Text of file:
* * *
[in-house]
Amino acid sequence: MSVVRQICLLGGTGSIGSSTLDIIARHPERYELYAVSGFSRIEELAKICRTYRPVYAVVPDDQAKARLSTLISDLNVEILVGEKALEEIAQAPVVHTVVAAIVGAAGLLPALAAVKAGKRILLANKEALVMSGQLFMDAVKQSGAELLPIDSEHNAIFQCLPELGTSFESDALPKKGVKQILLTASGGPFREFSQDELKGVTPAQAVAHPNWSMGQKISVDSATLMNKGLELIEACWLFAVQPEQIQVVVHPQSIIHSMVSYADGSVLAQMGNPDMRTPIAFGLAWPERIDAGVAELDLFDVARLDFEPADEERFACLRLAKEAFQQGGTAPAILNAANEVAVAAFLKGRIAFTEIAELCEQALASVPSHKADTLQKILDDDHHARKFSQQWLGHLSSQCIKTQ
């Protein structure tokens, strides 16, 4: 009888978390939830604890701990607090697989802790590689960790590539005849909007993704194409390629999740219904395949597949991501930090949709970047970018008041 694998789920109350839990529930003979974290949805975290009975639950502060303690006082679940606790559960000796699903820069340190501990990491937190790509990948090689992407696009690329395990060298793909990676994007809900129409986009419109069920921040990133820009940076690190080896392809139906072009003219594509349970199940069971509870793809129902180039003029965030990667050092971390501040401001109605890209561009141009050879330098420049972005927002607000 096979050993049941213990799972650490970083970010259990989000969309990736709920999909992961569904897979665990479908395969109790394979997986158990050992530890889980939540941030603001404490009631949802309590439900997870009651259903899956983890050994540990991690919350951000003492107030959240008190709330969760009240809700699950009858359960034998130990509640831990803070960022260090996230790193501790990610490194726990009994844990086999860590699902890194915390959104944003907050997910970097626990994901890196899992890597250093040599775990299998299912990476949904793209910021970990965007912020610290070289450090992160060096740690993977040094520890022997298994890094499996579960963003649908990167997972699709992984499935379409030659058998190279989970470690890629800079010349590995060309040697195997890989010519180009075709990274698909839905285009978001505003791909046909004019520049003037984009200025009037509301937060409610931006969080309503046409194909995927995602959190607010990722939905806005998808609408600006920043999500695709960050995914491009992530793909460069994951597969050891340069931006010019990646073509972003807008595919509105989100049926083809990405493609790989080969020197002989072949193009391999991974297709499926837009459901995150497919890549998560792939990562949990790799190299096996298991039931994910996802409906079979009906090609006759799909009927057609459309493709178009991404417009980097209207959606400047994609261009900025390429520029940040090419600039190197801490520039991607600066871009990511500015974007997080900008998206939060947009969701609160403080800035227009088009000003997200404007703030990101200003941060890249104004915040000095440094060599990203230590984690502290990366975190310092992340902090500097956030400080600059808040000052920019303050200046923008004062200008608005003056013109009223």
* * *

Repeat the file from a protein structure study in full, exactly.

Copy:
[in-house]
Amino acid sequence: MSVVRQICLLGGTGSIGSSTLDIIARHPERYELYAVSGFSRIEELAKICRTYRPVYAVVPDDQAKARLSTLISDLNVEILVGEKALEEIAQAPVVHTVVAAIVGAAGLLPALAAVKAGKRILLANKEALVMSGQLFMDAVKQSGAELLPIDSEHNAIFQCLPELGTSFESDALPKKGVKQILLTASGGPFREFSQDELKGVTPAQAVAHPNWSMGQKISVDSATLMNKGLELIEACWLFAVQPEQIQVVVHPQSIIHSMVSYADGSVLAQMGNPDMRTPIAFGLAWPERIDAGVAELDLFDVARLDFEPADEERFACLRLAKEAFQQGGTAPAILNAANEVAVAAFLKGRIAFTEIAELCEQALASVPSHKADTLQKILDDDHHARKFSQQWLGHLSSQCIKTQ
């Protein structure tokens, strides 16, 4: 009888978390939830604890701990607090697989802790590689960790590539005849909007993704194409390629999740219904395949597949991501930090949709970047970018008041 694998789920109350839990529930003979974290949805975290009975639950502060303690006082679940606790559960000796699903820069340190501990990491937190790509990948090689992407696009690329395990060298793909990676994007809900129409986009419109069920921040990133820009940076690190080896392809139906072009003219594509349970199940069971509870793809129902180039003029965030990667050092971390501040401001109605890209561009141009050879330098420049972005927002607000 096979050993049941213990799972650490970083970010259990989000969309990736709920999909992961569904897979665990479908395969109790394979997986158990050992530890889980939540941030603001404490009631949802309590439900997870009651259903899956983890050994540990991690919350951000003492107030959240008190709330969760009240809700699950009858359960034998130990509640831990803070960022260090996230790193501790990610490194726990009994844990086999860590699902890194915390959104944003907050997910970097626990994901890196899992890597250093040599775990299998299912990476949904793209910021970990965007912020610290070289450090992160060096740690993977040094520890022997298994890094499996579960963003649908990167997972699709992984499935379409030659058998190279989970470690890629800079010349590995060309040697195997890989010519180009075709990274698909839905285009978001505003791909046909004019520049003037984009200025009037509301937060409610931006969080309503046409194909995927995602959190607010990722939905806005998808609408600006920043999500695709960050995914491009992530793909460069994951597969050891340069931006010019990646073509972003807008595919509105989100049926083809990405493609790989080969020197002989072949193009391999991974297709499926837009459901995150497919890549998560792939990562949990790799190299096996298991039931994910996802409906079979009906090609006759799909009927057609459309493709178009991404417009980097209207959606400047994609261009900025390429520029940040090419600039190197801490520039991607600066871009990511500015974007997080900008998206939060947009969701609160403080800035227009088009000003997200404007703030990101200003941060890249104004915040000095440094060599990203230590984690502290990366975190310092992340902090500097956030400080600059808040000052920019303050200046923008004062200008608005003056013109009223």